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Woodill, James Harold (Leading Aircraftman)

Killed in Flying Accident 1943-July-14

Birth Date: 1922 (age 21)

Son of Arthur Roy and Ruby Isobel Woodill, of Longview, Washington.

Home: Longview, Washington, USA

36 SFTS- Service Flying Training School (RAF)
Penhold, Alberta, Canada
Leading Aircraftman
Air Chief MarshalA/C/M
Air MarshalA/M
Air Vice MarshalA/V/M
Air CommodoreA/C
Group CaptainG/C
Wing CommanderW/C
Squadron LeaderS/L
Flight LieutenantF/L
Flying OfficerF/O
Pilot OfficerP/O
Warrant Officer 1st ClassWO1
Warrant Officer 2nd ClassWO2
Flight SergeantFS
Senior AircraftmanSAC
Leading AircraftmanLAC
Aircraftman 1st ClassAC1
Aircraftman 2nd ClassAC2
Service Numbers
LAC A.G. Sutherland and LAC J.H. Woodhill were on an armament training exercise and were both killed when Oxford aircraft AS 734 crashed three and one half miles north of Eckville, Alberta.

Canada Primary Source School Daily Diary Entry – 1943-07-14

Canada Source Canadian Virtual War Memorial

Commonwealth War Graves Commission Commonwealth War Graves Commission

Canada Primary Source Library and Archives Canada Service Files (may not exist)

Leading Aircraftman James Harold Woodill was cremated.

Crew on Oxford Mk. II AS734

Airspeed Oxford

(Bob Brown Photo)(Source Harold A Skaarup Web Page)
Airspeed A.S. 10 Oxford Mk. II, RCAF (Serial No. AS277), 25, in flight over Saskatchewan, 1942.

The Airspeed AS.10 Oxford was a twin-engine monoplane aircraft developed and manufactured by Airspeed. It saw widespread use for training British Commonwealth aircrews in navigation, radio-operating, bombing and gunnery roles throughout the Second World War.

The Oxford was developed by Airspeed during the 1930s in response to a requirement for a capable trainer aircraft that conformed with Specification T.23/36, which had been issued by the British Air Ministry. Its basic design is derived from the company's earlier AS.6 Envoy, a commercial passenger aircraft. Performing its maiden flight on 19 June 1937, it was quickly put into production as part of a rapid expansion of the Royal Air Force (RAF) in anticipation of a large-scale conflict.

As a consequence of the outbreak of war, many thousands of Oxfords were ordered by Britain and its allies, including Australia, Canada, France, New Zealand, Poland, and the United States. Following the end of the conflict, the Oxford continued to achieve export sales for some time, equipping the newly formed air forces of Egypt, India, Israel, and Yugoslavia. It was considered to be a capable trainer aircraft throughout the conflict, as well as being used a general-purpose type. A large number of Oxfords have been preserved on static display. Wikipedia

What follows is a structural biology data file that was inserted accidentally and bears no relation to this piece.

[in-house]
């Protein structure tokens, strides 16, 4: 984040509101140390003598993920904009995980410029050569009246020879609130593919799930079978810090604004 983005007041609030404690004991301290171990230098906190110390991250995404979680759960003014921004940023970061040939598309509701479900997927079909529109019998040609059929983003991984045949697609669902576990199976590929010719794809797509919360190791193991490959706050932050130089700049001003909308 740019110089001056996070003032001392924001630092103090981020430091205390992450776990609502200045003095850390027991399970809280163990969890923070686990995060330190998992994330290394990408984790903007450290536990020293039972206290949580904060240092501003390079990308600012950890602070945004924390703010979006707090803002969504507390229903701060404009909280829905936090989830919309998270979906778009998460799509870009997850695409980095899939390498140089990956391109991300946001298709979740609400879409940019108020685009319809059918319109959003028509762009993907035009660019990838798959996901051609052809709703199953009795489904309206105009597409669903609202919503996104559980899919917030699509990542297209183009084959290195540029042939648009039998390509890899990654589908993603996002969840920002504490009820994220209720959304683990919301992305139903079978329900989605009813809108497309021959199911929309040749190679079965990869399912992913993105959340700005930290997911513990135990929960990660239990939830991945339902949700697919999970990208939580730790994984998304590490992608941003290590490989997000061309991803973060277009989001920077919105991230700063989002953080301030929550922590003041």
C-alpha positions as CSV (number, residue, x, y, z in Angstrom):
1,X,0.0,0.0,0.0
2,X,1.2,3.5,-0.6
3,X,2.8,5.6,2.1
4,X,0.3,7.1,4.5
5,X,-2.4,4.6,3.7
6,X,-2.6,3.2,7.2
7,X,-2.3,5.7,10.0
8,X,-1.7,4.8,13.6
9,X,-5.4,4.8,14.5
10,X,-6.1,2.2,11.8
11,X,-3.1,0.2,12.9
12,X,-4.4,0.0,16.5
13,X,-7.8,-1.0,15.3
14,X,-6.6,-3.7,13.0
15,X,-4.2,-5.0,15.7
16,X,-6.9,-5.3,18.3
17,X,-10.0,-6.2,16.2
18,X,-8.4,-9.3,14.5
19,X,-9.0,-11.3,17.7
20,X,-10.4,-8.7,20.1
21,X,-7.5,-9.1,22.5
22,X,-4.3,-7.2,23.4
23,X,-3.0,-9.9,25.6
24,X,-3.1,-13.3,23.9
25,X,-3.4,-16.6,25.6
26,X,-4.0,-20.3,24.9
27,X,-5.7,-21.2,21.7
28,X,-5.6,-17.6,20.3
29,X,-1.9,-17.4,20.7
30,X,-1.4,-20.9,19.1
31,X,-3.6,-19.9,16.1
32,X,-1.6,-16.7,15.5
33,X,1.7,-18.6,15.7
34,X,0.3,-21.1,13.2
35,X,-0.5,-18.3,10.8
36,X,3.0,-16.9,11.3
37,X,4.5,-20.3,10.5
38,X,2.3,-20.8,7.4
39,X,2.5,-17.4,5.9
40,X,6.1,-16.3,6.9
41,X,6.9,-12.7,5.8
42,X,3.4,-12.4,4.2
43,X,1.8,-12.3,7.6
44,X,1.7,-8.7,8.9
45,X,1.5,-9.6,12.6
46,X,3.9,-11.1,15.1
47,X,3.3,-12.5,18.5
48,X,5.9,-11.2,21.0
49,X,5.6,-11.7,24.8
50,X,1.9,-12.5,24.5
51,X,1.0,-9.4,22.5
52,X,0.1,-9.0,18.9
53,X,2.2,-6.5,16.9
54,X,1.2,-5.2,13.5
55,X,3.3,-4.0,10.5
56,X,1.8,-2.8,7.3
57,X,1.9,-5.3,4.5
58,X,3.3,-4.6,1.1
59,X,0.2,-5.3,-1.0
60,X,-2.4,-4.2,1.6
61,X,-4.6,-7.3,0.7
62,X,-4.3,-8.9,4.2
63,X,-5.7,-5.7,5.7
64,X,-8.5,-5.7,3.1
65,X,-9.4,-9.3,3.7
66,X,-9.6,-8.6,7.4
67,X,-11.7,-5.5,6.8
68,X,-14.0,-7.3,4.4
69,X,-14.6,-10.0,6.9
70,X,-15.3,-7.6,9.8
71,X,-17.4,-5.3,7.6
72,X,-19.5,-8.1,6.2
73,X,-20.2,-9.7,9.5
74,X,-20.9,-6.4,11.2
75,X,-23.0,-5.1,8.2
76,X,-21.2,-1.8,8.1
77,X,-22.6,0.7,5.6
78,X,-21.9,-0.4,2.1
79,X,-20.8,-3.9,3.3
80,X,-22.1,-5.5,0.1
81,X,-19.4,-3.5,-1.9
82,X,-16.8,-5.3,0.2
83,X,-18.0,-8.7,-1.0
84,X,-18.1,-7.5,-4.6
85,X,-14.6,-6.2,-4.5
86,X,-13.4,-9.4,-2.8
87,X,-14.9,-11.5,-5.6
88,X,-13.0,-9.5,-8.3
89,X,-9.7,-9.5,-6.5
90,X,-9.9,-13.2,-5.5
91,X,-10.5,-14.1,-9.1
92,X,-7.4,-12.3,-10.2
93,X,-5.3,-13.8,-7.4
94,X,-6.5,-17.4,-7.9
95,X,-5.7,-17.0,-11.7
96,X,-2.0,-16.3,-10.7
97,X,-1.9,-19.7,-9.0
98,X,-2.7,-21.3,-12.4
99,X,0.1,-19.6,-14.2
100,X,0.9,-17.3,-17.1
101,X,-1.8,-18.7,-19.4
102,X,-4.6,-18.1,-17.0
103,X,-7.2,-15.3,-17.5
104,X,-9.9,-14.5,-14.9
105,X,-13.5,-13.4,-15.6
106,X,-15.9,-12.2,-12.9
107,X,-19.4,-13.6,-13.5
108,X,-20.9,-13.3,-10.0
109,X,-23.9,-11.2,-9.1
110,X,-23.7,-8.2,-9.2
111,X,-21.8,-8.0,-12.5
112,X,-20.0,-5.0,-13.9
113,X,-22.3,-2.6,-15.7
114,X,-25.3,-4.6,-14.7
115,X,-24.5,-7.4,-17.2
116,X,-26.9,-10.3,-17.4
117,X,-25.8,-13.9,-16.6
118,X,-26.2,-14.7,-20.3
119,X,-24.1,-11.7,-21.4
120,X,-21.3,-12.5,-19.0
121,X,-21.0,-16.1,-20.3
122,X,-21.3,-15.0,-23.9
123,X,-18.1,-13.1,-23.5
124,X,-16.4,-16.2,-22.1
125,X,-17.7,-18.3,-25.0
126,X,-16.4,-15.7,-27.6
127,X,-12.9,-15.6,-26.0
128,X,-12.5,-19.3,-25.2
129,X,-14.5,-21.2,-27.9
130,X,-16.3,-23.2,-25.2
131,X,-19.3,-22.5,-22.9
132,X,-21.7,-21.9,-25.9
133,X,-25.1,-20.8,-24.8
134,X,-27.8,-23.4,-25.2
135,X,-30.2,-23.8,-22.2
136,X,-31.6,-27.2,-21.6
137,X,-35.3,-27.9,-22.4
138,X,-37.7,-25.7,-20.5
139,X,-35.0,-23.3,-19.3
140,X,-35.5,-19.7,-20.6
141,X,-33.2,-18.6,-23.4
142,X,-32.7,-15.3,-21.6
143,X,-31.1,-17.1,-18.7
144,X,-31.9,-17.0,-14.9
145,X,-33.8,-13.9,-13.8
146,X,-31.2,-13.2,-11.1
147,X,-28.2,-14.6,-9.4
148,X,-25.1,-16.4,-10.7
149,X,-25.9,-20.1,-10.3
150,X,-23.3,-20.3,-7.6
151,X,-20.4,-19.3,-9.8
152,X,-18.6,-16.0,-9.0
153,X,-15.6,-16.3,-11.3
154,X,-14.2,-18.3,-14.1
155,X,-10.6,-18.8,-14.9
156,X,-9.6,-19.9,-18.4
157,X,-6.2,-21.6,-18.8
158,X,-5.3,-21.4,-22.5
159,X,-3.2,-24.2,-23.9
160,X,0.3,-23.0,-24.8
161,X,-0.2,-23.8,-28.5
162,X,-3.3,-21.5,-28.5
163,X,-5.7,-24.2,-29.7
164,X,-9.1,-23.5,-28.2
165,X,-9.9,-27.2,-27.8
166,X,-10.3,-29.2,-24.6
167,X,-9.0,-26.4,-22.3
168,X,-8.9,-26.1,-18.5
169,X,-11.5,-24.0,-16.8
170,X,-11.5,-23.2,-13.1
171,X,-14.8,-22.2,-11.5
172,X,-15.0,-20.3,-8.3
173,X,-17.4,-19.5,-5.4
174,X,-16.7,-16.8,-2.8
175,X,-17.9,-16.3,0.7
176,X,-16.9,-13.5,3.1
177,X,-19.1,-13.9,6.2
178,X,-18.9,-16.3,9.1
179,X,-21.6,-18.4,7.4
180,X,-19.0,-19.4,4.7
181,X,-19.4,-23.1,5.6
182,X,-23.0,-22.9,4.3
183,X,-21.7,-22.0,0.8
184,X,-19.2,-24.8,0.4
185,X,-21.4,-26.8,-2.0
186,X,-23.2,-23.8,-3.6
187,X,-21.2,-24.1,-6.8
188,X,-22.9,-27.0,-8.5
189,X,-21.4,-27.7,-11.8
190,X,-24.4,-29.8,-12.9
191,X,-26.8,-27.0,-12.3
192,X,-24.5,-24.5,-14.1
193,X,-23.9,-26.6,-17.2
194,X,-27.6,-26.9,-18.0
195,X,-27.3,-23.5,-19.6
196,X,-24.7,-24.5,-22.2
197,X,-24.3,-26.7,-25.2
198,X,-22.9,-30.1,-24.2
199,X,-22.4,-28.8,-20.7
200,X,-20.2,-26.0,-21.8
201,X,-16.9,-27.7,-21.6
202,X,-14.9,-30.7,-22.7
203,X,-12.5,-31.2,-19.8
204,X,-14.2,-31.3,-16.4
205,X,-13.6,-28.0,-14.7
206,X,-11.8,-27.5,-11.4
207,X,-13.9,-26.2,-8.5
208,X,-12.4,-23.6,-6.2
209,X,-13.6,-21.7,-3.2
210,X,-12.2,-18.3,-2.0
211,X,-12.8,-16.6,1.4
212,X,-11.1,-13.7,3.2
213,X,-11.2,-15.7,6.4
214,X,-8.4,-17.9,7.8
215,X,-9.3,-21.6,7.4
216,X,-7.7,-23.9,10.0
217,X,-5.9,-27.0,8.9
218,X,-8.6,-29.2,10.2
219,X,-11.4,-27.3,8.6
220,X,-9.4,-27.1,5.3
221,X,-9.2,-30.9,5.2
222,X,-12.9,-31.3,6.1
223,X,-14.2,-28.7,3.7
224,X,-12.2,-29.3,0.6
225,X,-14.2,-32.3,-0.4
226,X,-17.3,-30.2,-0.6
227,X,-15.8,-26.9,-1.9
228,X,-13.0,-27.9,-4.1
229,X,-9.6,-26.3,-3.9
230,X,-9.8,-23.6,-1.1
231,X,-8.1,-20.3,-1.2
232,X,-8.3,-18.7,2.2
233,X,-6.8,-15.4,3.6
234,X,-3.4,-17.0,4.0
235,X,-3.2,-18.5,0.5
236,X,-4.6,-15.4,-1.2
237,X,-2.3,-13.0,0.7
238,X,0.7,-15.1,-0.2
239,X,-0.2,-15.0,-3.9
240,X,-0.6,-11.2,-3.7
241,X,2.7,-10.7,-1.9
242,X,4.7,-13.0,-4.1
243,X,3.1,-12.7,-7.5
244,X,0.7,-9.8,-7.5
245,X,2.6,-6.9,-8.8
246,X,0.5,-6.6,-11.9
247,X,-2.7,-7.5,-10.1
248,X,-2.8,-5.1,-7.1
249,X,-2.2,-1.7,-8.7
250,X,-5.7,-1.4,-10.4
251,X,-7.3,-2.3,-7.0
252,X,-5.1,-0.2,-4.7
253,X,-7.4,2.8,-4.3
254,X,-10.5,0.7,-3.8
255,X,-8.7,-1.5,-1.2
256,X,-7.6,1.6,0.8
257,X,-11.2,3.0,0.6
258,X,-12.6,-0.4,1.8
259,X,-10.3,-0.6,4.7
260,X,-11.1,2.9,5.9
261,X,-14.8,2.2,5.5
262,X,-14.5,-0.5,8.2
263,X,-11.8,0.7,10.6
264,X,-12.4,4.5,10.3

YouTube Oxford Trainer

Wkikpedia Wikipedia Oxford Trainer

General Harold A Skaarup Web Page

CASPIR Aircraft Groups:
RCAF On Strength (821), Canadian Aircraft Losses (168)
last update: 2021-09-27 15:31:03

Oxford Mk. II AS734

To No. 4 Training Command on 9 August 1941, for use by No. 34 Service Flying Training School at Medicine Hat, Alberta. Winter conversion set installed at No. 34 SFTS by 4 June 1942. To Aircraft Repair for overhaul, 1 March to 26 June 1943. Back to No. 4 Training Command when completed. With No. 36 Service Flying Training School at Penhold, Alberta when it suffered a Category A crash 1/2 mile north of Eckville, Alberta on 15 July 1943. Stalled at low altitude during dummy bombing runs below the briefed altitude. Several eye witnesses reported the aircraft was as low as 25 feet AGL prior to the stall. LAC J.H. Woodill, an American in the RCAF, and LAC A.G. Sutherland both killed. Scrapped by No. 10 Repair Depot.
1941-07-19 Taken on Strength Eastern Air Command at No. 1 Port Detachment 2019-08-20
1943-July-14 Accident: 36 Service Flying Training School Loc: Eckville Alberta Names: Sutherland | Woodill
1943-09-24 Struck off Strength Struck off, reduced to spares and produce 2019-08-20

36 SFTS- Service Flying Training School (RAF) (36 Service Flying Training School)

Graduates of the EFTS "learn-to-fly" program went on a Service Flying Training School (SFTS) for 16 weeks. For the first 8 weeks the trainee was part of an intermediate training squadron; for the next 6 weeks an advanced training squadron and for the final 2 weeks training was conducted at a Bombing & Gunnery School. The Service schools were military establishments run by the RCAF or the RAF.

There were two different types of Service Flying Training Schools. Trainees in the fighter pilot stream went to an SFTS like No. 14 Aylmer, where they trained in the North American Harvard or North American Yale. Trainees in the bomber, coastal or transport pilot stream went to an SFTS like No. 5 Brantford where they learned multi-engine technique in an Airspeed Oxford, Avro Anson or Cessna Crane.

Airspeed Oxford Crash SFTS36

For Information on RCAF Station Penhold see here

  • RAF Roundel RCAF.Info - RCAF Station Penhold AB

  • RAF Roundel RCAF.Info - Relief Landing Field Innisfail AB

  • RAF Roundel RCAF.Info - Relief Landing Field Blackfalds AB

  • General Harvard Historical Aviation Society

  • General Midland Aircraft Recovery Group - Men Of 36 SFTS

  • Museum Bomber Command Museum Of Canada - 36 SFTS

  • Museum Vintage Wings Of Canada - SFTS Penhold

  • 1941-08-20 Primary Location Penhold AB Canada Current site of Red Deer Regional Airport CYQF
    1941-08-20 Relief Field Innisfail AB Canada Current site of Innisfail Airport CEM4
    1941-08-21 Relief Field Blackfalds AB Canada Abandoned returned to agriculture

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